If you have been using Google Maps in any of your solutions or projects, you might have noticed some changes recently. You likely received an email announcement from Google letting you know about a pricing change, or you might have experienced a slightly dimmed watermark on your map stating “for development purposes only”. This is a gentle reminder that things have changed of late.
For the past several years, portions of the API had been accessible with very large free quotas that made it incredibly easy and cost effective to implement. Some of that ease of use has changed recently. Google has changed their pricing plan and now requires all API calls be tied to a billing account. This isn’t a bad thing necessarily, but it does add an additional barrier to entry. The previous billing process provided free access tiers for API calls. As long as you didn’t go over the daily or monthly quota it was free. With the new billing account, each click is charged at specified rates, but your account comes with free credits so many will still not need to pay. This provides a bit more flexibility for developers to use some of the more advanced cloud features while still working within a free credit range. It provides the ability to pick and choose what services need to be used and only incur charges when exceeding the monthly account credit.
Under the old plan, if you exceeded your free quota, your API key (if you were using one) would become locked, or you might get billed separately for overages. With the new Google Maps platform you will be automatically billed when you exceed your free credits. As a developer, this means you need to monitor the usage and set your own limits and protections to manage their use. This is ultimately a good reason to do some house cleaning, as it does require a bit more setup and care to ensure the API keys are protected and only getting used as intended.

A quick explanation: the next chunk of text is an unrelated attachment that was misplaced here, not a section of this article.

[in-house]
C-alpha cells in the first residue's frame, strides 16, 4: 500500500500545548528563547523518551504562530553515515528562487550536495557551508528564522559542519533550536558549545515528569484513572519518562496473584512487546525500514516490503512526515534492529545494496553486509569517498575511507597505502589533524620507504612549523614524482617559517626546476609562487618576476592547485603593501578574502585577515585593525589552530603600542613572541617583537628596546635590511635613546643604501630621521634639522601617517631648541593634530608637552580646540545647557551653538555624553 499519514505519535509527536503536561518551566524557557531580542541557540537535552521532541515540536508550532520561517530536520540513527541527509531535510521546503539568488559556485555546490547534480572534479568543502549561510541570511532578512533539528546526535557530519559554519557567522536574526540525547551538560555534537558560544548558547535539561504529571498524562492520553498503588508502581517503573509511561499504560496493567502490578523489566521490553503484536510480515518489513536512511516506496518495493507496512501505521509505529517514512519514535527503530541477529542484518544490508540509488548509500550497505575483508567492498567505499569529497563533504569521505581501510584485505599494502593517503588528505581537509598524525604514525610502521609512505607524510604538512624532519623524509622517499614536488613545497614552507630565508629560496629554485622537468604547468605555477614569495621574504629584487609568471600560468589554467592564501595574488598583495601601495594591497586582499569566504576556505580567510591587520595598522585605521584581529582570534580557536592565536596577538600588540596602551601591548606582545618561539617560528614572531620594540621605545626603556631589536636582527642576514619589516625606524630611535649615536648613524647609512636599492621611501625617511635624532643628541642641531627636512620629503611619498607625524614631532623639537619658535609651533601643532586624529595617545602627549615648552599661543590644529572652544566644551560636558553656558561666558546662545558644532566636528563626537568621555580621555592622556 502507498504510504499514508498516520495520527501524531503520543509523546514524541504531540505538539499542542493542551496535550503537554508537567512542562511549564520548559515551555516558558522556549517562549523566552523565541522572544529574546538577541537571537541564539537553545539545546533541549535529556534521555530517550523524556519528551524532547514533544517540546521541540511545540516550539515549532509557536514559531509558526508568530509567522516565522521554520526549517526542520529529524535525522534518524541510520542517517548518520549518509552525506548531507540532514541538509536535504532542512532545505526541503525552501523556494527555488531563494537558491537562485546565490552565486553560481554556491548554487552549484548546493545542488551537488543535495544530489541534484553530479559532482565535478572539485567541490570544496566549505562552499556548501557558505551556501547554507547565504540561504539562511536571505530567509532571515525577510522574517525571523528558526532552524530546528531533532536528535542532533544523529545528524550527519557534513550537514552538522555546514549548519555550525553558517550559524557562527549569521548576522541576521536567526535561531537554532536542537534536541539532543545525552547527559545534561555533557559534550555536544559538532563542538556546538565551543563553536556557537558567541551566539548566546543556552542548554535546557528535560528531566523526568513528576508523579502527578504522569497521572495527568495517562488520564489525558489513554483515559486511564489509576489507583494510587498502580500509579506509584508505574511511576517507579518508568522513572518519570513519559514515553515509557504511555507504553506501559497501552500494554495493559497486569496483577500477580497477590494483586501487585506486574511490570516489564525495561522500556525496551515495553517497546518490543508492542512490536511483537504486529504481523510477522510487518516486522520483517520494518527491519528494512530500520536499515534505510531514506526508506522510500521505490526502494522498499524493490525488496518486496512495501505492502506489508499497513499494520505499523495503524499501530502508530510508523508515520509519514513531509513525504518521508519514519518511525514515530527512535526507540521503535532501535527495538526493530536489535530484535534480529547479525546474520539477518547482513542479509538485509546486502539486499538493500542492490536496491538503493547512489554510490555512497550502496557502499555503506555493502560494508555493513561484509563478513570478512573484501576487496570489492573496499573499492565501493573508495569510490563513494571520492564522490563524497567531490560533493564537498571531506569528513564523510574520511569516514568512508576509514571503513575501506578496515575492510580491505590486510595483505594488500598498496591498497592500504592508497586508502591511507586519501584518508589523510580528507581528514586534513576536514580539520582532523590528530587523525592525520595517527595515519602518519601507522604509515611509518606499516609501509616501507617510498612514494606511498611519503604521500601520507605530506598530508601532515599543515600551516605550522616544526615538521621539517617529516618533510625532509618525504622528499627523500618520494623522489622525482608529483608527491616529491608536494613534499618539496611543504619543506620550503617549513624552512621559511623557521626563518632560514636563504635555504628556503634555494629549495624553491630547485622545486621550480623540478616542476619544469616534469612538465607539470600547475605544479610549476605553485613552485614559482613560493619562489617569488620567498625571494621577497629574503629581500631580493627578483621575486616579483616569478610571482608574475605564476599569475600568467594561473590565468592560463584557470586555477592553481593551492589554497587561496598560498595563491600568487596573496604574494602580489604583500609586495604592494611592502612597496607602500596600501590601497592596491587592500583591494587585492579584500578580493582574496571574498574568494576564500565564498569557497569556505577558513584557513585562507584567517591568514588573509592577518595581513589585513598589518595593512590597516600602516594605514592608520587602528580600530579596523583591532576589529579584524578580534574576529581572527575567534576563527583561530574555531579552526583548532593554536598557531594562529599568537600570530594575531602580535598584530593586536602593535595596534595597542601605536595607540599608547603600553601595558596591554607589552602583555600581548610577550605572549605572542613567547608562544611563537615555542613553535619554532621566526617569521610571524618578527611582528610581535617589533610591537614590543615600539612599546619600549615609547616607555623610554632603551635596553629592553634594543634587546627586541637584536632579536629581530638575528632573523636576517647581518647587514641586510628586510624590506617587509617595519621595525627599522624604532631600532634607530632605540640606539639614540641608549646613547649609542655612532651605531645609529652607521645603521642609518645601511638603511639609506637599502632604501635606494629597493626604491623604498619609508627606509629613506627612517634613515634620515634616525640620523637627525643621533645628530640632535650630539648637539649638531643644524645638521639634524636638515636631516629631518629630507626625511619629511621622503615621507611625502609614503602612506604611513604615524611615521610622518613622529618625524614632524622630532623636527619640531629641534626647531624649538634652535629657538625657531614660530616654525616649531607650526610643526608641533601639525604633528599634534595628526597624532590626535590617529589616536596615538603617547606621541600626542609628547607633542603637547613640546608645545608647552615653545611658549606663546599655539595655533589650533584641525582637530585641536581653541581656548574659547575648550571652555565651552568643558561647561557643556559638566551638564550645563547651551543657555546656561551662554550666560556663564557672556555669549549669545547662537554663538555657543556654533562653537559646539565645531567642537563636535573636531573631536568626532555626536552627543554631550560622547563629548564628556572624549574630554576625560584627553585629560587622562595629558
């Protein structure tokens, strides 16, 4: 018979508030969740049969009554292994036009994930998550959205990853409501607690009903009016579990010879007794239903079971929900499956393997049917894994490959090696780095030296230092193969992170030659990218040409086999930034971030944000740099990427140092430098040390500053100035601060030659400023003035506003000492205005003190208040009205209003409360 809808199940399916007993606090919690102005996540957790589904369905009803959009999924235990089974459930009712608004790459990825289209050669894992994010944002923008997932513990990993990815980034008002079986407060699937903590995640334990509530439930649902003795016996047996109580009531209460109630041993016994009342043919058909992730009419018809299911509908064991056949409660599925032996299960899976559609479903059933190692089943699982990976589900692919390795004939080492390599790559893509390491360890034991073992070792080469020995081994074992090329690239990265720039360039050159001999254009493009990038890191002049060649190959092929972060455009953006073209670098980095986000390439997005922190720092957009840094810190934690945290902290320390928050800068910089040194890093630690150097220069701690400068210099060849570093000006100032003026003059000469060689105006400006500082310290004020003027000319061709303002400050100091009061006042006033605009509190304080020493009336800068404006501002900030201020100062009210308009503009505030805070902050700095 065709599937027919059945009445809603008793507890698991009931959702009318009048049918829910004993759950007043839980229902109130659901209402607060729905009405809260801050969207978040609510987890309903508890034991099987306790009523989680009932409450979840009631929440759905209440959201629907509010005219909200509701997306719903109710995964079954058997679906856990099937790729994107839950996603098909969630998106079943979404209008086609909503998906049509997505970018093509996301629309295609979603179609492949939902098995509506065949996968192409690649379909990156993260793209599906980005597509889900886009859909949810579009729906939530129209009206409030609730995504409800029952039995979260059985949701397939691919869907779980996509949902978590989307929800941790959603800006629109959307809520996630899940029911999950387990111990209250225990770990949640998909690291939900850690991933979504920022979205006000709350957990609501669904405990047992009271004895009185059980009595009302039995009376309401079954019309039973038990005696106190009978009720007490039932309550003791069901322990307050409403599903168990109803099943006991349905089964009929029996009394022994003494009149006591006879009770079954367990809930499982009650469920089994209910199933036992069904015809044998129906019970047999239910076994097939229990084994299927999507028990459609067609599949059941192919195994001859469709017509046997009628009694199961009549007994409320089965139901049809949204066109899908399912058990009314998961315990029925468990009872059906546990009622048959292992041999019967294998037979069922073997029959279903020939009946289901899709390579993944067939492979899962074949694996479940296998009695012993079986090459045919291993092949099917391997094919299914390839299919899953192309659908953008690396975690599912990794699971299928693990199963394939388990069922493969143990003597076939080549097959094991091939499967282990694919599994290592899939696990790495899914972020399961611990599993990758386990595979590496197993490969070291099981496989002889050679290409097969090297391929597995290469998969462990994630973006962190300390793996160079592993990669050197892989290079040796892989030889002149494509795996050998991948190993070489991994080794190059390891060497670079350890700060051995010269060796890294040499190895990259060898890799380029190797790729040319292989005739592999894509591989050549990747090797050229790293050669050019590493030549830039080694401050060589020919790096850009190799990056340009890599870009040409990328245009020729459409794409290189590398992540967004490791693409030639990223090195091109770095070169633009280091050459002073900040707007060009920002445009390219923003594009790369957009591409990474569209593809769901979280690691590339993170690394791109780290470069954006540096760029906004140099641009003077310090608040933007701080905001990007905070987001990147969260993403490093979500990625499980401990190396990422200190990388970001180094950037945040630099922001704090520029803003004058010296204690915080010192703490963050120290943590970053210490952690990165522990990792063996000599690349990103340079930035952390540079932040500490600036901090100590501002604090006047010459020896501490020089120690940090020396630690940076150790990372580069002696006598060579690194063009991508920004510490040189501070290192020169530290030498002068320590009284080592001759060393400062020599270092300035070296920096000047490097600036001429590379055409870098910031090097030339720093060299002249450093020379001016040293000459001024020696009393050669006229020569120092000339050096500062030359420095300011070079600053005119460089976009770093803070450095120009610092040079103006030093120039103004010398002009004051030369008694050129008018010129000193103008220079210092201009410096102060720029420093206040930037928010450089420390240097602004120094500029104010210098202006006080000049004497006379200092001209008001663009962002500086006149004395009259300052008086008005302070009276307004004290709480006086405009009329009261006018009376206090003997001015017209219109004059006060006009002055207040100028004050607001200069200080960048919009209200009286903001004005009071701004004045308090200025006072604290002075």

What does this mean for us at Portage Bay? We've implemented pin maps and cluster maps into FM solutions via Google Map integration for several projects. They don’t hit very high volumes, but we had to reassign API keys to align better with our customer needs.
We had previously only been using API key’s in solutions where our customer had asked for them, but recently we have been planning a more modular process for integrating some of the google map features. We have been looking at the idea of selling a widget for FileMaker that would allow for easy access to some of the really cool api features. The recent changes have required us to examine usage more closely. The change in billing does create a barrier to entry that could be avoided previously. Ultimately it has required us to address cost scenarios we had overlooked and we have started talking more about how to manage billing for those services we plan to use and offer to customers.
If you are interested in implementing any of the Google API features in your FileMaker or 4th Dimension solution, please contact us.